The Scriptures and Authority
The sacred text known as the Guru Granth Sahib Ji is the most important source of authority for all Sikhs. Second, Sikhs will look to the Sikh Rahit Maryada or Code of Conduct developed and re-developed by the Khalsa. Third, they will re-consider the practice of the Gurus which are collected in Janam Sakhis or ‘life stories’.
1. The Guru Granth Sahib Ji can be translated as the ‘Respected Guru Folio’. ‘Sahib’ means ‘respected’ and a ‘folio’ is simply a large bound book. It is a chorus of praise for God. There are 36 authors in addition to six Gurus.
Guru Nanak Dev Ji (1469-1539 CE) collected the writings of mystics from different traditions that had predated him. Their writings along with his own were handed to his successor. This is suggested by the evidence that later Gurus have used phrases from or commented on phrases in the writings of previous authors. The collection was then arranged according to ragas or Indian musical measures by Guru Arjan Dev Ji in 1604. He collected the preachings of six gurus and two non-Sikhs.
Guru Gobind Singh Ji (1708 CE) completed the work and declared that the Granth would be his successor and so became the Guru Granth Sahib Ji, or ‘ Holy Book, Guru’. Thus the text became the permanent authority or Eternal Guru of the Sikhs. The writings bear witness to the spiritual experiences of people from different religious traditions across five centuries of South Asian history – twelfth to seventeenth centuries.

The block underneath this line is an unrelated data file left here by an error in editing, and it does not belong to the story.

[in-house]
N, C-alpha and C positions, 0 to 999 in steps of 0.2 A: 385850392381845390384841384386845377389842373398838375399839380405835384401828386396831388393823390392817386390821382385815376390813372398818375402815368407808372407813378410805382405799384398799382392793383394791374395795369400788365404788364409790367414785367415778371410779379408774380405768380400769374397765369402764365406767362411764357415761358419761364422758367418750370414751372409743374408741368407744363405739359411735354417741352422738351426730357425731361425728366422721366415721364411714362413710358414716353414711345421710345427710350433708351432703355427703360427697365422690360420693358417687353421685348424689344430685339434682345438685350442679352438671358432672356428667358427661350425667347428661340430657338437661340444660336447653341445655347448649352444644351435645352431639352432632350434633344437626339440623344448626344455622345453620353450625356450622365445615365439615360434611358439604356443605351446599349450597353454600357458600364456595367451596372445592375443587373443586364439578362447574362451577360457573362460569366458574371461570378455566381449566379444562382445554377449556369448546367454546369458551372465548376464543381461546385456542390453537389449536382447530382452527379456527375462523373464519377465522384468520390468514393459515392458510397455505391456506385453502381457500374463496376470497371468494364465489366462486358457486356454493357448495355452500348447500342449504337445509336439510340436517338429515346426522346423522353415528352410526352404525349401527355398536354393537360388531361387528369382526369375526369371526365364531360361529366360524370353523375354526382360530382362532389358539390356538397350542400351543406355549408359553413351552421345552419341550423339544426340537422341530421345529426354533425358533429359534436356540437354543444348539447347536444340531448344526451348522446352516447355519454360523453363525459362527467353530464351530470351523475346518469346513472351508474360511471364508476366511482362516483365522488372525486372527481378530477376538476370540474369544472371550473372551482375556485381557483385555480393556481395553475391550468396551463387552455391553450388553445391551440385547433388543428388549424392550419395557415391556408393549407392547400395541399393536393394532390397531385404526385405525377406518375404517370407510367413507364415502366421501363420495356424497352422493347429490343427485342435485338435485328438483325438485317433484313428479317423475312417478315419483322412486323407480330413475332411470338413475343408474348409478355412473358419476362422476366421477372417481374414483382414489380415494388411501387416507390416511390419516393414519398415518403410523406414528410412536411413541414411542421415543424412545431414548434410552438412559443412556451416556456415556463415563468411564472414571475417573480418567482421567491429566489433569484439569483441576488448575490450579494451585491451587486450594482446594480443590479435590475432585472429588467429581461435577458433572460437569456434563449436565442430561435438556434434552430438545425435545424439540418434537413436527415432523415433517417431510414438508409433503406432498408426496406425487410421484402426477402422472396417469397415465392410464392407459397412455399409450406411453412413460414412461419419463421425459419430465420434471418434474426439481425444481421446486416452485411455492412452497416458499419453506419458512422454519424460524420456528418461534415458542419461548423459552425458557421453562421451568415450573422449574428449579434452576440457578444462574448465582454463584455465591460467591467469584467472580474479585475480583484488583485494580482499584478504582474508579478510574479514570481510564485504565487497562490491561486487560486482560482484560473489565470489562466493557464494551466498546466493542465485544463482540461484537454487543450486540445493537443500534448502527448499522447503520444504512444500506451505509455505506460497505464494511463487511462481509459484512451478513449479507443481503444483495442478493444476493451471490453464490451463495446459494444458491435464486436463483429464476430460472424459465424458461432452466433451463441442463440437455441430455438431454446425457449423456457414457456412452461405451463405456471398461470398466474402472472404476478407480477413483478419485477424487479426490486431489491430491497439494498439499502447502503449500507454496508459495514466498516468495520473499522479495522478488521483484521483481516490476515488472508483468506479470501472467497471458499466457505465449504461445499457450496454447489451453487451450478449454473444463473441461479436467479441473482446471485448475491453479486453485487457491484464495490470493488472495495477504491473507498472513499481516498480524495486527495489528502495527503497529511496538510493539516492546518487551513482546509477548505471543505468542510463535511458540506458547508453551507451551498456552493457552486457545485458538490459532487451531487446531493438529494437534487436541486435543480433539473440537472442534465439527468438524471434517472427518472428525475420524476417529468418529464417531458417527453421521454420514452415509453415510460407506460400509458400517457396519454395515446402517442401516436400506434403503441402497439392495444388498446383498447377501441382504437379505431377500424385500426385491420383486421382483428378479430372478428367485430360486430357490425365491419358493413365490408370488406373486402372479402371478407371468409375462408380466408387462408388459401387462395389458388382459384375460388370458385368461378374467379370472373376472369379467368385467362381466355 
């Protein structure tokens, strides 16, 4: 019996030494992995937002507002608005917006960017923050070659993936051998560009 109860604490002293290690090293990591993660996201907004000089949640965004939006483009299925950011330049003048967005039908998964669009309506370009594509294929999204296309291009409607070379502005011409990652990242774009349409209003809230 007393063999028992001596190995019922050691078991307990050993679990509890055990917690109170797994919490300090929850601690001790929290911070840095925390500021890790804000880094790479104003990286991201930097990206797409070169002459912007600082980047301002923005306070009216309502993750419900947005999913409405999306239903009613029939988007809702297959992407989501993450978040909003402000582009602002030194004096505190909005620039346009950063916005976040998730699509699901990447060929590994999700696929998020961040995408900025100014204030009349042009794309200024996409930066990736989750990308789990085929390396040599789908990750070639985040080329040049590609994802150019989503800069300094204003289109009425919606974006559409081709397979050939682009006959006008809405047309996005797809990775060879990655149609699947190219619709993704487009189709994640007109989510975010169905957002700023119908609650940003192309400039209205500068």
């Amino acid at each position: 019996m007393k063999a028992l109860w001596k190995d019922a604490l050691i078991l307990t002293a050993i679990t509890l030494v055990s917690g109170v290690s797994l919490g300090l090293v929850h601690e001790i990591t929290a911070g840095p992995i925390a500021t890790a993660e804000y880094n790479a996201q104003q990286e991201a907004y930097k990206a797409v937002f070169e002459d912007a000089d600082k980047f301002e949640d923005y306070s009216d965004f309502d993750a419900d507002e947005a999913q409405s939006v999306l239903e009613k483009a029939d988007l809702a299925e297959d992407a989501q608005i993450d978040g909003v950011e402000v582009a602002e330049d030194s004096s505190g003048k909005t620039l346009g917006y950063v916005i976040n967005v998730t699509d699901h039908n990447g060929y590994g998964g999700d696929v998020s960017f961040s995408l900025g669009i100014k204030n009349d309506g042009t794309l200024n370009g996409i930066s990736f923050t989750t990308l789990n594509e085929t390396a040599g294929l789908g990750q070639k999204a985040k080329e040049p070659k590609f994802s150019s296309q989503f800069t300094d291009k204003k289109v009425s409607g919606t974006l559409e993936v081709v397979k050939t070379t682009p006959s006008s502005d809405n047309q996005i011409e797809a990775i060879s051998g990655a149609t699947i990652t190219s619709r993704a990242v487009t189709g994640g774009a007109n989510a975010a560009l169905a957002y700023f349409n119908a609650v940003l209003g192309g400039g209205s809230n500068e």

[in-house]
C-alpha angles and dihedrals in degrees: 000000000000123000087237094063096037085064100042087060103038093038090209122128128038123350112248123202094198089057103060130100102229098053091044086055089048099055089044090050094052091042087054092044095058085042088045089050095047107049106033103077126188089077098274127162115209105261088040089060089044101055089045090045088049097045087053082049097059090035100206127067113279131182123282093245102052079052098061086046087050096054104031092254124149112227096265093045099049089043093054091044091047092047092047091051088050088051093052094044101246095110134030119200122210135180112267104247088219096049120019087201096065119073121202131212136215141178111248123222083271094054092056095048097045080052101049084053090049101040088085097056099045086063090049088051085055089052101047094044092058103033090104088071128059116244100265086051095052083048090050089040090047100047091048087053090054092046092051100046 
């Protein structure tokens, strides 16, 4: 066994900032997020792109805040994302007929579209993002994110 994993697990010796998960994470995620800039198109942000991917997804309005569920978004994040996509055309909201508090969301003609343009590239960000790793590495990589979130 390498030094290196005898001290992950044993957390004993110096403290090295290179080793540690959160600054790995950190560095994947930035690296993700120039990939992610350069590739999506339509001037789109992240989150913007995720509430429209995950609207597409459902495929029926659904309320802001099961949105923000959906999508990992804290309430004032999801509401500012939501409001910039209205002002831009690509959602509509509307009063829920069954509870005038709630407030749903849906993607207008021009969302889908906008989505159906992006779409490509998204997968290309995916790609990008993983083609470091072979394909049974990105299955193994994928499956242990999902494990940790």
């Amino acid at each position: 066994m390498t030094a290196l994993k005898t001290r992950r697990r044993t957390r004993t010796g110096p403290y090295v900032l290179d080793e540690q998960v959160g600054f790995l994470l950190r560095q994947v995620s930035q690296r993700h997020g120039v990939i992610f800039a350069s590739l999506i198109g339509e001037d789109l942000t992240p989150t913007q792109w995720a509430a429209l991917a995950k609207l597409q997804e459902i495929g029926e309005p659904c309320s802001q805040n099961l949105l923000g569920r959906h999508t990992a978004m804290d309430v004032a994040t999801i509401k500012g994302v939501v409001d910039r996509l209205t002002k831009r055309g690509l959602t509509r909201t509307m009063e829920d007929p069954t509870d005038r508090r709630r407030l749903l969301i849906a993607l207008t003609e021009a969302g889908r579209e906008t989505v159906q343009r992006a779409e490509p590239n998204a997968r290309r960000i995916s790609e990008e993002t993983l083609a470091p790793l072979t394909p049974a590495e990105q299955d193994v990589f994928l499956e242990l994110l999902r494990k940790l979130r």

The Guru Granth Sahib Ji does not contain stories but covers both religious and social subjects, such as devotion to God, the importance of the Guru and the need to be pure, as well as breaking down the caste system, service to others and family life. The most sacred section of the Guru Granth Sahib Ji is the Mool Mantar which encapsulates Sikh beliefs.
There is one God
Eternal Truth is His name:
The Creator, devoid of fear and hatred
Immortal, unborn, self-existent,
Great and bountiful …
2. The Sikh Rahit Maryada, the Code of Conduct, was announced at the Akal Takht which is part of the Golden Temple complex in Amritsar. If clarification is required for the Code of Conduct, or a new issue has emerged, the mukhi (mouthpiece) of the Akal Takht will call a meeting to which all Sikhs may attend. The consensus decision reached will be announced from the Akal Takht.
Sikhs may choose to ignore provisions of the Sikh Rahit Maryada. This is because they might feel that a mistake was made. However, Sikhs do not defy the authority of the Akal Takht which would be the same as defying the authority of the Khalsa, which is the organization set up and joined by the last human Guru.
3. The stories connected with the Gurus exist in texts called janam sakhis or life stories. The stories show how the Gurus are regarded as being guided by God, at one with the Divine Light, forms of the Formless, visualizations of God in the same way as one can see a cow in a calf.
The most significant complementary texts are the writings of Bhai Gurdas which are regarded as a basic summary of the main themes of the Guru Granth Sahib Ji. There were also texts written by the poets of the court of Guru Gobind Singh Ji. They wrote a range of texts, including the Diwan-i-Goya.